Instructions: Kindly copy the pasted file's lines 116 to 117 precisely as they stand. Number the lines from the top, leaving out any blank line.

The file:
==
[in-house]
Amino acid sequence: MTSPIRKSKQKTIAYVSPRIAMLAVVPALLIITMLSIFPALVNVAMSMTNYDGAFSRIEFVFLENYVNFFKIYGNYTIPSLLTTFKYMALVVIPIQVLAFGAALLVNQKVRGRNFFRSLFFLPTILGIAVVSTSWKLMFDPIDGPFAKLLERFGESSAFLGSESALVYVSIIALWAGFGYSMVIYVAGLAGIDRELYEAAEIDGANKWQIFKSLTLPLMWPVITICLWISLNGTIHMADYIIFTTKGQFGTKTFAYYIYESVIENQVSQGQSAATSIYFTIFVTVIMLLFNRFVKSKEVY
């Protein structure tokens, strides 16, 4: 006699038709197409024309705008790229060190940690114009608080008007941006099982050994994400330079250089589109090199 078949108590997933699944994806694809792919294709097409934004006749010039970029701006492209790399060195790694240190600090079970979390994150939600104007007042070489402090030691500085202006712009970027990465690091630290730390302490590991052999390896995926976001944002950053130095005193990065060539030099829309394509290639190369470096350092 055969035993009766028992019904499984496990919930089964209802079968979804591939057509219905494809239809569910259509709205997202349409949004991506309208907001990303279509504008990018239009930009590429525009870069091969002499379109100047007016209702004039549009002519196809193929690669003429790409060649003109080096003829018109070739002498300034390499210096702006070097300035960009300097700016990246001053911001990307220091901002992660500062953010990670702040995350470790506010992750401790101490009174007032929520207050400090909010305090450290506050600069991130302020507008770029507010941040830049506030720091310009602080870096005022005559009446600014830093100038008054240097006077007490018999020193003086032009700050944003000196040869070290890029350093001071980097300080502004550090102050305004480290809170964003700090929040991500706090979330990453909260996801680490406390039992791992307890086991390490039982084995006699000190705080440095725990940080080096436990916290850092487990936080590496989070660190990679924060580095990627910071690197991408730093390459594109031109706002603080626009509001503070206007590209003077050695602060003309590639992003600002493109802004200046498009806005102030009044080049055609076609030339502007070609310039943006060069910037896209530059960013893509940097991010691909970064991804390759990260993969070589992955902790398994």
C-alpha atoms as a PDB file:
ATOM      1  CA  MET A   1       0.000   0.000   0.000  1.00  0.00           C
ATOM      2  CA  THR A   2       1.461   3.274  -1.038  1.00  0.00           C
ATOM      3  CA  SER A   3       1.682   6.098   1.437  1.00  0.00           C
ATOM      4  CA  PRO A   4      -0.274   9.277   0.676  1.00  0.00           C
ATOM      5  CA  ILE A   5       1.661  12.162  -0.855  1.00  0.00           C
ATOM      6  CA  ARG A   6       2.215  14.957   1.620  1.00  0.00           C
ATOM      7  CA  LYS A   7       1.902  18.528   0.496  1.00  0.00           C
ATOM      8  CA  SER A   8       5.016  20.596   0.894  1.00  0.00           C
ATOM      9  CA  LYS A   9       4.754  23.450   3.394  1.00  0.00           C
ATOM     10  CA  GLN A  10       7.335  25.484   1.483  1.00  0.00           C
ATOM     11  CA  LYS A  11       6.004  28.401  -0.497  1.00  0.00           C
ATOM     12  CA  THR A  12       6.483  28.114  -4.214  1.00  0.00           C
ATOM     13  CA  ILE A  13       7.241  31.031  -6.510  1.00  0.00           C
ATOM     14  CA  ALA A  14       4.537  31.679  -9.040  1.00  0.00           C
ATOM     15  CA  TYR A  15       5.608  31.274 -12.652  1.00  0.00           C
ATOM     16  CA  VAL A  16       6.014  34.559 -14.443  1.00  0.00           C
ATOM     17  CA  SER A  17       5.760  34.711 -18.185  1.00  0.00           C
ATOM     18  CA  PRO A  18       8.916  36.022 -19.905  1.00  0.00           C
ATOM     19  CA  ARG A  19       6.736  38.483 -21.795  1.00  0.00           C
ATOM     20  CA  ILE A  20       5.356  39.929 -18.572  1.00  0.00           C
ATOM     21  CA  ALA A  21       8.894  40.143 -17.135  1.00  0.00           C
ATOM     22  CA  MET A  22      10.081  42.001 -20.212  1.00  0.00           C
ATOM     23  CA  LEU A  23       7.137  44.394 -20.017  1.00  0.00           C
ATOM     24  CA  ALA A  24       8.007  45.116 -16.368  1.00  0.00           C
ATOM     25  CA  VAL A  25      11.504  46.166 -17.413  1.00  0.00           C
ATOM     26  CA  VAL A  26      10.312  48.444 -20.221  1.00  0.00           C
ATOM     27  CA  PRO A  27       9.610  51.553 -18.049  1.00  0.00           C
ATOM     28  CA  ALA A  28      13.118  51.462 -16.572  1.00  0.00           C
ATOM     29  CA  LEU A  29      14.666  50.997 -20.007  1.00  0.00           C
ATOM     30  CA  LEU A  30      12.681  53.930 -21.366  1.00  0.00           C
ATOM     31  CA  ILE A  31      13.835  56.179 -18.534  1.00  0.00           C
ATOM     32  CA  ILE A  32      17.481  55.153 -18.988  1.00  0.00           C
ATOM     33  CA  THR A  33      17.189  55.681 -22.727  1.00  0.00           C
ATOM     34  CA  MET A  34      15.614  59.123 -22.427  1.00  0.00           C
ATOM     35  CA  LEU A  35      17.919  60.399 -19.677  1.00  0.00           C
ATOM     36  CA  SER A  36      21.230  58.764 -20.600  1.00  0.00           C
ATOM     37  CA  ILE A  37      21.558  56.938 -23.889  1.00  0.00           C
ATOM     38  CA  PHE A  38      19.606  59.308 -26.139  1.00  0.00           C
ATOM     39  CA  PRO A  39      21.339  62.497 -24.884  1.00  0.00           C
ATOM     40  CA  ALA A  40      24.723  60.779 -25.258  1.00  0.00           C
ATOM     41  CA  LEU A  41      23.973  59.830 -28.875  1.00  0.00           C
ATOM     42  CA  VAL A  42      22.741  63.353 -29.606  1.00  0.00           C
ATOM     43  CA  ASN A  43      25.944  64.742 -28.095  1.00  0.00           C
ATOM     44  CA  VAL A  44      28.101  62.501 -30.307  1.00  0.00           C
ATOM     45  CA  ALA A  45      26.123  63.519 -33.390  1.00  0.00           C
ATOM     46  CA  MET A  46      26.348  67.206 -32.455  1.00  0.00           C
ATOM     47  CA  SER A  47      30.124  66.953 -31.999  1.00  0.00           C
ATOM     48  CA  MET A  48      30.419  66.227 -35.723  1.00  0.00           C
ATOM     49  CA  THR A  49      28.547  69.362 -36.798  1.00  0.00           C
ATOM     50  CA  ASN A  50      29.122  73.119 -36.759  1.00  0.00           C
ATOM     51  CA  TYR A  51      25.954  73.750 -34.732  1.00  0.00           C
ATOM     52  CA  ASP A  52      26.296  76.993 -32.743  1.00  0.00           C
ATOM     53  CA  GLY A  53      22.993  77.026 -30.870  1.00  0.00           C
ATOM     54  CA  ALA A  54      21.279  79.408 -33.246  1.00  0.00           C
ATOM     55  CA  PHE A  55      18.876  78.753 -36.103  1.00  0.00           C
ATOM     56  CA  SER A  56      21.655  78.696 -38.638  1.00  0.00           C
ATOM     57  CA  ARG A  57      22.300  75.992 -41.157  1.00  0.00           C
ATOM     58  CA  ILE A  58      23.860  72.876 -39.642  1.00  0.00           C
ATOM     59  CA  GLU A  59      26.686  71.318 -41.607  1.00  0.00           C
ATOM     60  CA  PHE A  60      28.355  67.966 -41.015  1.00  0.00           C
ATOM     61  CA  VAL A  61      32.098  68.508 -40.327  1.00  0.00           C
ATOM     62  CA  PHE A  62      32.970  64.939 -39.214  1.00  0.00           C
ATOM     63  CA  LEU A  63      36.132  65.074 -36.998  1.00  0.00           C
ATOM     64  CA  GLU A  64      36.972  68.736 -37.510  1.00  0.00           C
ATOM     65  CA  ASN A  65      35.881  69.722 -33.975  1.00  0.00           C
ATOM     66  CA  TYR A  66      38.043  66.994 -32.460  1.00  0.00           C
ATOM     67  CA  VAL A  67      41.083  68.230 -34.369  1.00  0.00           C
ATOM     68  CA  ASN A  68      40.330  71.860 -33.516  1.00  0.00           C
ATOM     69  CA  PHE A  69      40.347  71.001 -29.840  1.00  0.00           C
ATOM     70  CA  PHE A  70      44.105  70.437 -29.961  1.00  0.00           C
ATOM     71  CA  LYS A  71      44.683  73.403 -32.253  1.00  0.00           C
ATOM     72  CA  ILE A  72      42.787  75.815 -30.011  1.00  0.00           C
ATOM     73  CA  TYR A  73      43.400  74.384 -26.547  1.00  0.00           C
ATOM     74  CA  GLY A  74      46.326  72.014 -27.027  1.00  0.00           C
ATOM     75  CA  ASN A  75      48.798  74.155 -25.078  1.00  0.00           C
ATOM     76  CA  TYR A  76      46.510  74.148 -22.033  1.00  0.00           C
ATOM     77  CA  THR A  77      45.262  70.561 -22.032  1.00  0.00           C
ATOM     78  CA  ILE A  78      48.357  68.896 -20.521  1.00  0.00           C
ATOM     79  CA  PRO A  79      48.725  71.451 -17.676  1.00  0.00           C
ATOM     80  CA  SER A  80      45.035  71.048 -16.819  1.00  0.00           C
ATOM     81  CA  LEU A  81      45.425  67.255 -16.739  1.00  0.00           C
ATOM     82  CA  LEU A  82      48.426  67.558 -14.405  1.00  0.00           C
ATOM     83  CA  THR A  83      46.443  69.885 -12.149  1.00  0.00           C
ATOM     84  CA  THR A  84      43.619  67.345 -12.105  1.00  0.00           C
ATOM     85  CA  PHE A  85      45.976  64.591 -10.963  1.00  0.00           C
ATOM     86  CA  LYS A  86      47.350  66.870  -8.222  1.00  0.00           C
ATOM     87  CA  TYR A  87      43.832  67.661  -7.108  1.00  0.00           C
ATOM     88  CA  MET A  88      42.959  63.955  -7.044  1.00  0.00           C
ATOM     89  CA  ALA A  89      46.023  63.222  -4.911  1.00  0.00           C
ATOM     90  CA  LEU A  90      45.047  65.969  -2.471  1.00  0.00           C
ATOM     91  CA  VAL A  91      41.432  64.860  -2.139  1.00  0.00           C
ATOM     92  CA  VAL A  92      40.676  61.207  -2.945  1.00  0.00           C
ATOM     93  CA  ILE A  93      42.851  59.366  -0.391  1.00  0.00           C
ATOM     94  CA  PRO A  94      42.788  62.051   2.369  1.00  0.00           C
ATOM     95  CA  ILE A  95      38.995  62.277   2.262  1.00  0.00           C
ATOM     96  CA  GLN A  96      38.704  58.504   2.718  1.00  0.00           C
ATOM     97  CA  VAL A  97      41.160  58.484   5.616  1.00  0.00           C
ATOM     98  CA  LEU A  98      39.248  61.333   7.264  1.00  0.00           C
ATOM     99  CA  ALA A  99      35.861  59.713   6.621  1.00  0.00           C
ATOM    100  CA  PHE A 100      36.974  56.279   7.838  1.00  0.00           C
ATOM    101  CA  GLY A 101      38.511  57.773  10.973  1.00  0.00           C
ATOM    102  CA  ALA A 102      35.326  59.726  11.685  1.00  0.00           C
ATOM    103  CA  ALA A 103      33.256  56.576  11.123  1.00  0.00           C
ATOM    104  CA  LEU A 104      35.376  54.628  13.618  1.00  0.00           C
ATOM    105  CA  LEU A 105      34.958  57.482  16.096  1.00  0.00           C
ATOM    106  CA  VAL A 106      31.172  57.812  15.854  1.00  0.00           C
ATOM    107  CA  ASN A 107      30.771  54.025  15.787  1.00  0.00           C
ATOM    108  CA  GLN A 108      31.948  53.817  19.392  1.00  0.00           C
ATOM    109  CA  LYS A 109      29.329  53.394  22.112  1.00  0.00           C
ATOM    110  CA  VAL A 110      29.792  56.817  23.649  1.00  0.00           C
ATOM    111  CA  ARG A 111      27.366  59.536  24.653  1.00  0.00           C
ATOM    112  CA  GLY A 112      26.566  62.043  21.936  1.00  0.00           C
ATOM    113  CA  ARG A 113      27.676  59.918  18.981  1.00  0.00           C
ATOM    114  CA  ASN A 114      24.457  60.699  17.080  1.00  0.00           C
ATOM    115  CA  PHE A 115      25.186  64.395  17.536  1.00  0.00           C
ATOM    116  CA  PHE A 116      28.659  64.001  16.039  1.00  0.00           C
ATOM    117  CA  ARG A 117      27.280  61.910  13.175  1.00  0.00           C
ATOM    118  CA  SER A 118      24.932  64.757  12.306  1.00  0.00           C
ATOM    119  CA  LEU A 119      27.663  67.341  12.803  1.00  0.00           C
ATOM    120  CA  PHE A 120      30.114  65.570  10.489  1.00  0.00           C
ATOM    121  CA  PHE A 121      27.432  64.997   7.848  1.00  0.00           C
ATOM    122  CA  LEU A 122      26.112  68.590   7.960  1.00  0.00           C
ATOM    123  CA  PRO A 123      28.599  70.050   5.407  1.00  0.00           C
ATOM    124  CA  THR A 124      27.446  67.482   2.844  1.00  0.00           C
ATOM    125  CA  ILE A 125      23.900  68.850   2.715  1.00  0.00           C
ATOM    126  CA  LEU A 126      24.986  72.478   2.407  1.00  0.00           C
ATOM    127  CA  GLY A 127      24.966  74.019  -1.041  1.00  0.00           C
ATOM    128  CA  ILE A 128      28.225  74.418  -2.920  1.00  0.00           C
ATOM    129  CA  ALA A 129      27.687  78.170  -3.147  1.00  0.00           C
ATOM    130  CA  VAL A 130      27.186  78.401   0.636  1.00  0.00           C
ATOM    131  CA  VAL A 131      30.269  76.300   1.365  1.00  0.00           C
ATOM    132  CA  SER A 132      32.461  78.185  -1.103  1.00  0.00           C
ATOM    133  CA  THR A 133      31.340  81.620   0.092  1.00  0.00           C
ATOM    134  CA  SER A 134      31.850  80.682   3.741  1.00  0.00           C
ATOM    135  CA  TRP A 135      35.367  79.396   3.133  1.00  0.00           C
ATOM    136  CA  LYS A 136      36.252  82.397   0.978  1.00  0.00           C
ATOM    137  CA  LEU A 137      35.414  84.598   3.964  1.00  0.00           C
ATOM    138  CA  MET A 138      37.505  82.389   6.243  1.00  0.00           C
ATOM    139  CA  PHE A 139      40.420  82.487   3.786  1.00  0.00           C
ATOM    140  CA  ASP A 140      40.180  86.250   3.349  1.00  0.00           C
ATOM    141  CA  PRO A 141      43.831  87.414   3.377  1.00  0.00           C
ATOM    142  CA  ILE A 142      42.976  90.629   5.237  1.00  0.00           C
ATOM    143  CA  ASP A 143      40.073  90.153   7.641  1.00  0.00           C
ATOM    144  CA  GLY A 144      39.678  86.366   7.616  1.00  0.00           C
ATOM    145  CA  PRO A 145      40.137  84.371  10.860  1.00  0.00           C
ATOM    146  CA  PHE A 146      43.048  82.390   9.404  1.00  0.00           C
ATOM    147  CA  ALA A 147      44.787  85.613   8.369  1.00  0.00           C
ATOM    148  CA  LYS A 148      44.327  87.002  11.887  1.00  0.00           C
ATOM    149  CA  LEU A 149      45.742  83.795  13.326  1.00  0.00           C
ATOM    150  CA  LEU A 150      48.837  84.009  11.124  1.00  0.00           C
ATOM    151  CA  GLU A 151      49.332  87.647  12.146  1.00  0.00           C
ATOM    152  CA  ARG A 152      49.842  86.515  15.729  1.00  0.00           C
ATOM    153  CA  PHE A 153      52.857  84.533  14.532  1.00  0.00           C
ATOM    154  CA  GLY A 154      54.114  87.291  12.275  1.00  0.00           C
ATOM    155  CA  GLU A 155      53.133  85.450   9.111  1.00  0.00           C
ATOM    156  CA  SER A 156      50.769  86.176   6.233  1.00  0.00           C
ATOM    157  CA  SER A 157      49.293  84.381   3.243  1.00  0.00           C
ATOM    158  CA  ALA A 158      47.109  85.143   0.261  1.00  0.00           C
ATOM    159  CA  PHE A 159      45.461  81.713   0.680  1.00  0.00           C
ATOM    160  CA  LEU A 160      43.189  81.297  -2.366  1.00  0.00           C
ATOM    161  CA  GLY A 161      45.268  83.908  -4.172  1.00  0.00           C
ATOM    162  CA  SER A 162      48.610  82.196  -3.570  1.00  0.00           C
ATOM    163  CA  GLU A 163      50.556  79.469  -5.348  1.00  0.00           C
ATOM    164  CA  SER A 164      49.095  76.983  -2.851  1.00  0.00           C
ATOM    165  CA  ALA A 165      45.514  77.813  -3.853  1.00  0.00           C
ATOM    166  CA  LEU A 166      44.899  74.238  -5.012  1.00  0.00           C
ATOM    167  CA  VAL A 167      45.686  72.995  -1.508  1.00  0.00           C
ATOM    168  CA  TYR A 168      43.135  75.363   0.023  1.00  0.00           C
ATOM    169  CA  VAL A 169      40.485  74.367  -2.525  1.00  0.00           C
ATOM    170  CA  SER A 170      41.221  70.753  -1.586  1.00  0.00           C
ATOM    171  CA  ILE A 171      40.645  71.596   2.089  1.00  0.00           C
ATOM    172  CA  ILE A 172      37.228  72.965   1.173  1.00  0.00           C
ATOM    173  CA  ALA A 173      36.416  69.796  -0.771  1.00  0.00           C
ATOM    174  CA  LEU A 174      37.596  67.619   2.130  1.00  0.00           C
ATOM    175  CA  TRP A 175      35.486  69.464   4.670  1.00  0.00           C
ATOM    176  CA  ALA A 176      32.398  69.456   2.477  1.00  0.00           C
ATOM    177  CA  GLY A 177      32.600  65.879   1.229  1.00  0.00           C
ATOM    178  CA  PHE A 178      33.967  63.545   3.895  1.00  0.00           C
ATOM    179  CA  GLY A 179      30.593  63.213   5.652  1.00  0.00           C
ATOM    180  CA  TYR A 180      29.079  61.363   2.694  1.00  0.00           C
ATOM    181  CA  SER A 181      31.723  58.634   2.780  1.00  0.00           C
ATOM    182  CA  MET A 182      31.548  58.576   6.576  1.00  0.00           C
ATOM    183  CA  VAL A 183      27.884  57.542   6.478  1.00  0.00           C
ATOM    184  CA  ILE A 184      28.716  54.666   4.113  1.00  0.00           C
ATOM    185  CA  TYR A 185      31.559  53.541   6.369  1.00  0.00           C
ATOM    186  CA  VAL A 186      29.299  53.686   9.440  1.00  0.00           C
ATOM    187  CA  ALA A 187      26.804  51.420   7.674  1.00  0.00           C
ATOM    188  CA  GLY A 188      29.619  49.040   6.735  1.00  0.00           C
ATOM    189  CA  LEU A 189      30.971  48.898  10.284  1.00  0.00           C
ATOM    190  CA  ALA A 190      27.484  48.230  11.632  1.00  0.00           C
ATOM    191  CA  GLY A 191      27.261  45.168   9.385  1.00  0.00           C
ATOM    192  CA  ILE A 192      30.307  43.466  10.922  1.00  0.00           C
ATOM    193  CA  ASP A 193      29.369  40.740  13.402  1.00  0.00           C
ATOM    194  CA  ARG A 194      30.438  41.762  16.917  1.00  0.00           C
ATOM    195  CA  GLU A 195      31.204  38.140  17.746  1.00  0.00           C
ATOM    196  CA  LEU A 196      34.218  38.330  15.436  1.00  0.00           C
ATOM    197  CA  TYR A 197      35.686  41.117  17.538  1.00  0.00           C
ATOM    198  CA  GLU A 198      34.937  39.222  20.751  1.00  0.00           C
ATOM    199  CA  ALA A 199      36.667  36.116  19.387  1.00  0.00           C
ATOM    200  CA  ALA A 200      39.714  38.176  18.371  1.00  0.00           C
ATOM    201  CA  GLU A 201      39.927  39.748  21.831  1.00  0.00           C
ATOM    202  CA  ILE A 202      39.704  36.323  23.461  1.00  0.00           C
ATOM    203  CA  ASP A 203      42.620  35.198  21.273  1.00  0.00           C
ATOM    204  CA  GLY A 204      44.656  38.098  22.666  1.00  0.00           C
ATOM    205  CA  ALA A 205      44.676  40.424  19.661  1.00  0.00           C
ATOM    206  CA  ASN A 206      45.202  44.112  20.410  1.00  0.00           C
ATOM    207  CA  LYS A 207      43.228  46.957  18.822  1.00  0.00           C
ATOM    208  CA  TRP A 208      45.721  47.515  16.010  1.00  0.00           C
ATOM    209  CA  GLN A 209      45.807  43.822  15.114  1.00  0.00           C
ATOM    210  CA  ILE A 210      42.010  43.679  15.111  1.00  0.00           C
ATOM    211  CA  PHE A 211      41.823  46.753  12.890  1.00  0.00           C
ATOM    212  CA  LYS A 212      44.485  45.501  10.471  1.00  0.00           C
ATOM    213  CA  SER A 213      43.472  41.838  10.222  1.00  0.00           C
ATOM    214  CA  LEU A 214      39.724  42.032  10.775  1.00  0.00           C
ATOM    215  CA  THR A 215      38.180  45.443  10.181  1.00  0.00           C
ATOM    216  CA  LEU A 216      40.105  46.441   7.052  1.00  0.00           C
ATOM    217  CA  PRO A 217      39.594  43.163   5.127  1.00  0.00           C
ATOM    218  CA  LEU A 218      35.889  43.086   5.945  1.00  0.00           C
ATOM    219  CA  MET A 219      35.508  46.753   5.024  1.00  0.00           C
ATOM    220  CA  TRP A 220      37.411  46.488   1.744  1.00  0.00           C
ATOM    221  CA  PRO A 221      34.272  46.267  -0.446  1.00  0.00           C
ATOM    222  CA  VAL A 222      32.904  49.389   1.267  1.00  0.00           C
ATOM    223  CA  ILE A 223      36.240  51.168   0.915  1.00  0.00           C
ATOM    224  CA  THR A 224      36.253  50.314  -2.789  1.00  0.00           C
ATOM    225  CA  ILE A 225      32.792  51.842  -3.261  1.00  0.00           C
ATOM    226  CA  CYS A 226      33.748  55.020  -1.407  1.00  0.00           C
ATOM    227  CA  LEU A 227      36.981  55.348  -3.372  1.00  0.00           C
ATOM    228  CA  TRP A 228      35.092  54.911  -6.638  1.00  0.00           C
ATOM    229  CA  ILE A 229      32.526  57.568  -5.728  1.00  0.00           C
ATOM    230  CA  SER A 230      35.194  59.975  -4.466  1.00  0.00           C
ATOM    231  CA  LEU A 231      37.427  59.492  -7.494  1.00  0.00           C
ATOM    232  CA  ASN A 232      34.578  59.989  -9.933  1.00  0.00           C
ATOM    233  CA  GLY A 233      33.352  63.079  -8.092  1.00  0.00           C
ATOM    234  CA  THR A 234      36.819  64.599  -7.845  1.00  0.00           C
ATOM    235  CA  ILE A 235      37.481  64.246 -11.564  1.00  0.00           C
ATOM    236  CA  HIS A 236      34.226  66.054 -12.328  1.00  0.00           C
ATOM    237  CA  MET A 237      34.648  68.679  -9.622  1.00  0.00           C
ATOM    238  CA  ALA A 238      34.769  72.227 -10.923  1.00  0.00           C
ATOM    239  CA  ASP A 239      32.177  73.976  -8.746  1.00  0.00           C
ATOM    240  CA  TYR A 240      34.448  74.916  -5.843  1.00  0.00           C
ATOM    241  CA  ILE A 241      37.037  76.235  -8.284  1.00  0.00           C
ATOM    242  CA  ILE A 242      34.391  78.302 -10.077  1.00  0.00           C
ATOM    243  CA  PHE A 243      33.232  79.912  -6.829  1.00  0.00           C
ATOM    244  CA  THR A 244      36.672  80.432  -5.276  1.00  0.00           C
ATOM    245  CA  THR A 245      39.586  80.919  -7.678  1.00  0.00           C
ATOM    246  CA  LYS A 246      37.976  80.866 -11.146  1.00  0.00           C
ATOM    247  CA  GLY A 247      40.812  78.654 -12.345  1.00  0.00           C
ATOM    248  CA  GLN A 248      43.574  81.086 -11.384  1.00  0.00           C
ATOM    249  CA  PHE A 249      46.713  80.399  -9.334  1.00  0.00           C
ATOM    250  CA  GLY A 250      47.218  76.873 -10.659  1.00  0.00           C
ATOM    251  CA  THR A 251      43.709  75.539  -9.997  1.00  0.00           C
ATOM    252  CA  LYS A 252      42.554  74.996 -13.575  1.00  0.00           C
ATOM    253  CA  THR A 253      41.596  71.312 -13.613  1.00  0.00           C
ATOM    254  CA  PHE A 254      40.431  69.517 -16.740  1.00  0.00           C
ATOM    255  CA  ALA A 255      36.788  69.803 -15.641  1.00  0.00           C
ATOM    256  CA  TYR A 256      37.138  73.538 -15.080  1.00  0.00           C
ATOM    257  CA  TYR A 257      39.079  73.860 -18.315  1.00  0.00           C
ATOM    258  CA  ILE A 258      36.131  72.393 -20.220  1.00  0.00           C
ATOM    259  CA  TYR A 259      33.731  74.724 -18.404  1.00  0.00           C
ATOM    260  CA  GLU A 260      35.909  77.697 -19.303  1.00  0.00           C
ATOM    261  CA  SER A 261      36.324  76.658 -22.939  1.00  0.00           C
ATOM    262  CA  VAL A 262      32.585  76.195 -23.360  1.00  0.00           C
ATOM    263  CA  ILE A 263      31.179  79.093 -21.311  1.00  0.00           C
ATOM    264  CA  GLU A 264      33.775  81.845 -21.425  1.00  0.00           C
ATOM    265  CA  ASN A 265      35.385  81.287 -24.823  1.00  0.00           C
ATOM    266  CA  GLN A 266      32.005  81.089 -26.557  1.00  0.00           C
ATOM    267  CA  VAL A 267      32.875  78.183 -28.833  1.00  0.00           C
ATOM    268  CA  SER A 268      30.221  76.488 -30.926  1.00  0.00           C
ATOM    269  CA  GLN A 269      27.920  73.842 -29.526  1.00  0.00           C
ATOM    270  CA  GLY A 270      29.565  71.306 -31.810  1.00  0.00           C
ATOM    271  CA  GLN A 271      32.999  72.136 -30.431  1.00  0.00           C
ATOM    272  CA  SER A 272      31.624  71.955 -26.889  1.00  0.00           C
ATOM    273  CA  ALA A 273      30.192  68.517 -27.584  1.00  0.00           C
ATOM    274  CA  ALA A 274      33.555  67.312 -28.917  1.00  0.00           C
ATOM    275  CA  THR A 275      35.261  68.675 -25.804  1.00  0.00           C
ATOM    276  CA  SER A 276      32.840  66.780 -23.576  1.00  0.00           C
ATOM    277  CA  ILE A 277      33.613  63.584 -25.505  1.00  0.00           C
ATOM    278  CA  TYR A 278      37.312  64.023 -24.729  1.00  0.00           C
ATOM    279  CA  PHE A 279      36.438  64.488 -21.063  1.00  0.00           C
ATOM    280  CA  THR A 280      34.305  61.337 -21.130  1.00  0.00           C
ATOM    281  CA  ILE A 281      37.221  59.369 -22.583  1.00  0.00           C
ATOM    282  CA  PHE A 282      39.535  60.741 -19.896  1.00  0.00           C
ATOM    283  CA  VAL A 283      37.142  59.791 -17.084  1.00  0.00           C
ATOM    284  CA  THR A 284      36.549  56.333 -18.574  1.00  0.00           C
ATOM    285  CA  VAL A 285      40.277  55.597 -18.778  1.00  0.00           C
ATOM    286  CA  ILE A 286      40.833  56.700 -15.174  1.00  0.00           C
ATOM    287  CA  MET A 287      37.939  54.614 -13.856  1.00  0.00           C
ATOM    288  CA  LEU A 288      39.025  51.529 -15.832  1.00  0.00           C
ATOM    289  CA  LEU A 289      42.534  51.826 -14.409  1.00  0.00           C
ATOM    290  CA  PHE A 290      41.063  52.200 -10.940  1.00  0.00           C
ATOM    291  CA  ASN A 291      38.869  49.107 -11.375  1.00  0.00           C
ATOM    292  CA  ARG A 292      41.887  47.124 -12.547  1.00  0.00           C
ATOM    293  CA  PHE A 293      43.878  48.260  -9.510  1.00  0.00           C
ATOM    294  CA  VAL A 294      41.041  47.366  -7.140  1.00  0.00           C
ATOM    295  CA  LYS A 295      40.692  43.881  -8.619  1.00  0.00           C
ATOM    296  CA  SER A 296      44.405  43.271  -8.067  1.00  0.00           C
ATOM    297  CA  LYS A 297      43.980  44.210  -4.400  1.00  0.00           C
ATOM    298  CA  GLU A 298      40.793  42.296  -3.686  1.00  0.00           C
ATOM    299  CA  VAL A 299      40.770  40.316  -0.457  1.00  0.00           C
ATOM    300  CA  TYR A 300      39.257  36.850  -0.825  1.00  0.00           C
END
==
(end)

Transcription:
ATOM    112  CA  GLY A 112      26.566  62.043  21.936  1.00  0.00           C
ATOM    113  CA  ARG A 113      27.676  59.918  18.981  1.00  0.00           C